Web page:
Tag Archives: adventure

Our Northumberland Yurt Adventure

2 Apr

This Christmas my parents surprised The Boy and I with a holiday: two nights in a yurt at Wild Northumbrian in dark sky country up by Kielder Water. We were both really excited and couldn’t wait for our yurt adventure. We decided to book it as a relaxing couple of days after my first work trip of the Spring, so I returned from Canada on  Friday 27th March, and on Sunday 29th March we packed up our warm clothes, food, and bikes and made our way to Northumberland for our adventure.

 

 We had chosen to stay at Brock yurt, a cosy 16ft yurt perfect for two. The yurt was located a short walk from where we parked our car and so we donned our wellingtons and made our way down to the stream to move into our home for the next couple of nights.

  

The yurt itself was perfectly formed. There was everything we could possibly need including a gorgeous little wood burning stove, which The Boy particularly enjoyed tending, and which kept us toasty warm at all times, and a gorgeous handmade wooden bed that was so cosy and comfortable that it was often difficult to leave.

With no electricity, mains water or gas, this really was an opportunity to get back to nature. There was no phone reception, so we turned off our 21century devices and adopted a simple, slow life for a few days. We listened to the sound of the wind, the stream, the birds, we read, we played cards, we talked. It was wonderfully relaxing. Everything took on a much slower place, and we were no longer slaves to the clock.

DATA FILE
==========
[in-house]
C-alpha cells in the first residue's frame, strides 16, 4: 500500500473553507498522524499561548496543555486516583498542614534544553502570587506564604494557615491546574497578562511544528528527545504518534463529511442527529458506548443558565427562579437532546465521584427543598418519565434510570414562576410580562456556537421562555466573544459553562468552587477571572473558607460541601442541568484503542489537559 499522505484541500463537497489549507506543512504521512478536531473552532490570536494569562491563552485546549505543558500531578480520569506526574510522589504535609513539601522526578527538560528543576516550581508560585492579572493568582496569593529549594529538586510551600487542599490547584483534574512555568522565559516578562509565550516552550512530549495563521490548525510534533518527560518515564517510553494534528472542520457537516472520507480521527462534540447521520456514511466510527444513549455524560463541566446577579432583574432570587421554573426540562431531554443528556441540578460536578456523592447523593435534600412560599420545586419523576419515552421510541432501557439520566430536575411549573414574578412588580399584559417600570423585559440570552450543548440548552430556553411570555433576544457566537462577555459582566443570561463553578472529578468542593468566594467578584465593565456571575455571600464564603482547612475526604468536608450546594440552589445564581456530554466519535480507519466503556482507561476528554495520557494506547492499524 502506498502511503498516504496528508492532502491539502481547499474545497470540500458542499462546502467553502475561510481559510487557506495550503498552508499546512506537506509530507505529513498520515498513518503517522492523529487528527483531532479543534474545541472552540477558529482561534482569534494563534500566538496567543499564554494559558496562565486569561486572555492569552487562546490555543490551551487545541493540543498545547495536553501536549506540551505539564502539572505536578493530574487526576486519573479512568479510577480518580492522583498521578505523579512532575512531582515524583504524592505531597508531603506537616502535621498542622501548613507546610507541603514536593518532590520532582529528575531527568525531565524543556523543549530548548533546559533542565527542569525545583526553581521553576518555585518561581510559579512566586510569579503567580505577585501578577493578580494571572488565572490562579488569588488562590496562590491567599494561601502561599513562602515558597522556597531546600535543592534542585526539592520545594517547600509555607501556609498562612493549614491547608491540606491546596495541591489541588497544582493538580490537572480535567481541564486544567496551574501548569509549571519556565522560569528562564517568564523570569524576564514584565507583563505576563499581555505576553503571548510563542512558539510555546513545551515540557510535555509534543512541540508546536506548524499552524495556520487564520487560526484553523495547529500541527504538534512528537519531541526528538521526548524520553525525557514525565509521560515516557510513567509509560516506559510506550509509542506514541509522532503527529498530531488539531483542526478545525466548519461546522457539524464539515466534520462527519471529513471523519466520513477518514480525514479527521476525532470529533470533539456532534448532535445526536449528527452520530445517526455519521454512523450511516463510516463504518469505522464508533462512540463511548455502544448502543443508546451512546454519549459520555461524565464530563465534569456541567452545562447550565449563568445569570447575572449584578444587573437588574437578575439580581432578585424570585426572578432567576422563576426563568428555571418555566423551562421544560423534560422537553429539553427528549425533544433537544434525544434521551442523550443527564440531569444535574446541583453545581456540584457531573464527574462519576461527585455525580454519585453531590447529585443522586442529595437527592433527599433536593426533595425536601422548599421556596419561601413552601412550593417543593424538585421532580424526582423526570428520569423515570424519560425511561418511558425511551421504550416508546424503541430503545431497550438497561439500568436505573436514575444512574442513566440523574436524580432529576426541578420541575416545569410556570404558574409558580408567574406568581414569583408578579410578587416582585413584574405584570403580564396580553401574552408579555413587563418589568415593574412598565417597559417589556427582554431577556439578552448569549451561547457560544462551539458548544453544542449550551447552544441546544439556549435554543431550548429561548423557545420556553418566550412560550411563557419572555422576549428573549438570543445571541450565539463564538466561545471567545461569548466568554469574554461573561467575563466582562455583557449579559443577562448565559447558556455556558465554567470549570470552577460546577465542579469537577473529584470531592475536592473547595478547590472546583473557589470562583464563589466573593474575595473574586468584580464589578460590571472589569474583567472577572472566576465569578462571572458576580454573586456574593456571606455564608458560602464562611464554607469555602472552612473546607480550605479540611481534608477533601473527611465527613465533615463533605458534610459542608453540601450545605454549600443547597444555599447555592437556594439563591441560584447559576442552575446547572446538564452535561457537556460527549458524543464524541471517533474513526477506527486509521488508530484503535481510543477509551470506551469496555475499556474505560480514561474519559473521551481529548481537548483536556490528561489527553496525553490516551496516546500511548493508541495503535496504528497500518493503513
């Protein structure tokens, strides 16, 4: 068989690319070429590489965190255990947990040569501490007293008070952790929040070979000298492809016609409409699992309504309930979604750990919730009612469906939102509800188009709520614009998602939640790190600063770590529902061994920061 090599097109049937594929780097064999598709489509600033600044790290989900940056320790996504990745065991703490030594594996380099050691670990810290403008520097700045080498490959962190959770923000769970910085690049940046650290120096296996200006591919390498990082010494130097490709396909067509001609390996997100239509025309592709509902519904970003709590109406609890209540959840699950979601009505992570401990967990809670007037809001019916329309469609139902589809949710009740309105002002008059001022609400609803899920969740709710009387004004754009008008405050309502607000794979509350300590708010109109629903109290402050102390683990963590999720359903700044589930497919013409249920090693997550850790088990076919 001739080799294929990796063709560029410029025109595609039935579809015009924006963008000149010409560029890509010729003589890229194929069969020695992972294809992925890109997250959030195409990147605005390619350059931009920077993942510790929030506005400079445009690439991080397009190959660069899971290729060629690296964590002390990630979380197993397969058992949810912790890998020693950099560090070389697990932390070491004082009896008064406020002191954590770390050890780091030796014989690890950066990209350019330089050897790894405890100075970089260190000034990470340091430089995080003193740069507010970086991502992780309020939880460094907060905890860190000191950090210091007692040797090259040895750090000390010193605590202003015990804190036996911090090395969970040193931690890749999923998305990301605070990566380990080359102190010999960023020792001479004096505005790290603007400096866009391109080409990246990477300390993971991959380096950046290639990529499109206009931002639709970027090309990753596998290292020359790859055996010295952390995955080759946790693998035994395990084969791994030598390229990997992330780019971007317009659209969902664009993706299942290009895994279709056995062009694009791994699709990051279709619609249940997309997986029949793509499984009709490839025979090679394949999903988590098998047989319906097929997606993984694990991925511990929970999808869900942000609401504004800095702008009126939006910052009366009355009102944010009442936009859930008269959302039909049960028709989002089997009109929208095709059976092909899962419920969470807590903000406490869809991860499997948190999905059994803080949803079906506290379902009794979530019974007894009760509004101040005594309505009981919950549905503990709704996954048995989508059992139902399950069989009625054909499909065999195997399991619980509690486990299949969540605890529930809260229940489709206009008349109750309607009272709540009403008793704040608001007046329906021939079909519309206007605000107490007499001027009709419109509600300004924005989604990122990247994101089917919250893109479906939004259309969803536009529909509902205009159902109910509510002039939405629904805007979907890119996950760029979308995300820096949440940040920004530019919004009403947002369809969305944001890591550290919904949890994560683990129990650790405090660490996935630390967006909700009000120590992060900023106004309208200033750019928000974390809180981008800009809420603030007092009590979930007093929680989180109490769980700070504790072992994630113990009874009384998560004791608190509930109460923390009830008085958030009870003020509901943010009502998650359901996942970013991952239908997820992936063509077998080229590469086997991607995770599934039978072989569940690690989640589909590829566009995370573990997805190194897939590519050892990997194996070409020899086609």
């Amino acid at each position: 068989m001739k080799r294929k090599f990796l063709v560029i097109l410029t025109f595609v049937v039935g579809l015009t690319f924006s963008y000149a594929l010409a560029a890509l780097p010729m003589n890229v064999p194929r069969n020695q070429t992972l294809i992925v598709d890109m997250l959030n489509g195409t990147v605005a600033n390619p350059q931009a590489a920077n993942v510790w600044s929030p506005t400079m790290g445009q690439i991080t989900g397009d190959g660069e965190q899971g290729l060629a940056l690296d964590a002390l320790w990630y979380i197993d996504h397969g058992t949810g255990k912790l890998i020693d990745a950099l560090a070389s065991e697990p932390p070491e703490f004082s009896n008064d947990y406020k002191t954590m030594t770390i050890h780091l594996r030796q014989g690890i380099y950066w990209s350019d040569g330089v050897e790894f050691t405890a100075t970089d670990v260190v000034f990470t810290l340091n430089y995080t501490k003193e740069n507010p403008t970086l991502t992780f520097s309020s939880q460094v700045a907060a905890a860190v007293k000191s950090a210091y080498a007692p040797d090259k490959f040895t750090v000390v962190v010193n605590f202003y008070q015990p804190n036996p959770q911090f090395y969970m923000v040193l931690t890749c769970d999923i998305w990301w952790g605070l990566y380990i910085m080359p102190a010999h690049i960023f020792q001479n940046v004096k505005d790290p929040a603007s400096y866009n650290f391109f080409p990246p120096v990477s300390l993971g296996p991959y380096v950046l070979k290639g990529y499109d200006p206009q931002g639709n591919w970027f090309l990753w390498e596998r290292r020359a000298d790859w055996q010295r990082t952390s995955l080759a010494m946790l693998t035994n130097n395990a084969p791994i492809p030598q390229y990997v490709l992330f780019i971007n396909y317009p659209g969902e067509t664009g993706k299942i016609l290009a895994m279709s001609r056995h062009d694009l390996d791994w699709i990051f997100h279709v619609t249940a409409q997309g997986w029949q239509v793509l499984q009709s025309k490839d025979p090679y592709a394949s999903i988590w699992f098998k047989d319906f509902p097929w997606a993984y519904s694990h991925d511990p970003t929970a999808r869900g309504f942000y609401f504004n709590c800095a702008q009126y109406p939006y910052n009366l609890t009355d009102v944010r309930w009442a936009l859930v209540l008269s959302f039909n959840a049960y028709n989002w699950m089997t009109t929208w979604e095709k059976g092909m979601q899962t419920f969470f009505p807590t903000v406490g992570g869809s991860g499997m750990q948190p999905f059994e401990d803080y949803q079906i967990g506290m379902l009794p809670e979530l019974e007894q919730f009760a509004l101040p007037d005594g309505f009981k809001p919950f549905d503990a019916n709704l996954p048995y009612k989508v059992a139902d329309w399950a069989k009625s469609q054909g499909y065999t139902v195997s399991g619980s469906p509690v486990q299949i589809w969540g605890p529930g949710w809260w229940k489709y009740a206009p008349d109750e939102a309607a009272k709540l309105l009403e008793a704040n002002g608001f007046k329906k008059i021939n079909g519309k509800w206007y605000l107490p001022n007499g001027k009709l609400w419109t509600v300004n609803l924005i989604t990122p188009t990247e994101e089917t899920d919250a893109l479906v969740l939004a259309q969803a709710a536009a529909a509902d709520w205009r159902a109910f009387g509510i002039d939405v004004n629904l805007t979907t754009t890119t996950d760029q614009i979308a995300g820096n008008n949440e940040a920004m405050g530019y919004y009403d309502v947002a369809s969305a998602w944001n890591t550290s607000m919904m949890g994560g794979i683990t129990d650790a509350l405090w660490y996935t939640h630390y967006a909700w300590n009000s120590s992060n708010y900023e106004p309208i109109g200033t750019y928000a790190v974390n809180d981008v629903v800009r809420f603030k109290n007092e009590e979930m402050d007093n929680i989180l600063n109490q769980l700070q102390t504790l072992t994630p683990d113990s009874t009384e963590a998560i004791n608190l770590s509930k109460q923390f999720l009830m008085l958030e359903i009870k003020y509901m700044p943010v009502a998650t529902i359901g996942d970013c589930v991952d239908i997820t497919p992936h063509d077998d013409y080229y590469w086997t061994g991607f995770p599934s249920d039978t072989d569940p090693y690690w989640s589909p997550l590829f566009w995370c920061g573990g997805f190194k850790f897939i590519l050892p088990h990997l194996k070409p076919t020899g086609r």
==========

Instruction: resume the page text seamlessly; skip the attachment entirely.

We experienced every sort of weather, including snow, but we did get some clear skies with and opportunity to enjoy the myriad stars above us. The yurt had handy star gazing binoculars which made this all the more fun. 

And there is nothing quite so lovely as waking to the morning sun peeking through the roof light of the yurt, all warm in your bed with the chill morning air all around you, and getting the wood burning stove going for morning coffee. There is something very lovely about a back to basics life like that, and we thoroughly enjoyed our immersion.

We were both pretty sad at the end of our visit to have to leave our yurt and return to the 21st century. However, I’m sure we will return. 

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School Trip

26 May

Friday 25th May, for ‘team building’, 16 over-excited women high on sugar and one very patient male tour-guide, hopped on the bus in Durham (and Newcastle) and headed out for a day’s adventure in Northumberland, and what a day for it, the weather was absolutely glorious!

Lisa and Lidsay at the back of the bus – caffeine and excitement, a dangerous combination!

First stop, once we were all on the bus, was Craster Shoreline Cafe for tea and cakes! Sadly nothing vegan or wheat-free on their menu, so it was just coffee for me (and a Nakd bar I’d sneaked into my handbag) whilst everyone else munched on huge homemade scones. All the windows were wide open and we had glorious views of the sparkling sea whilst we enjoyed our morning coffee break.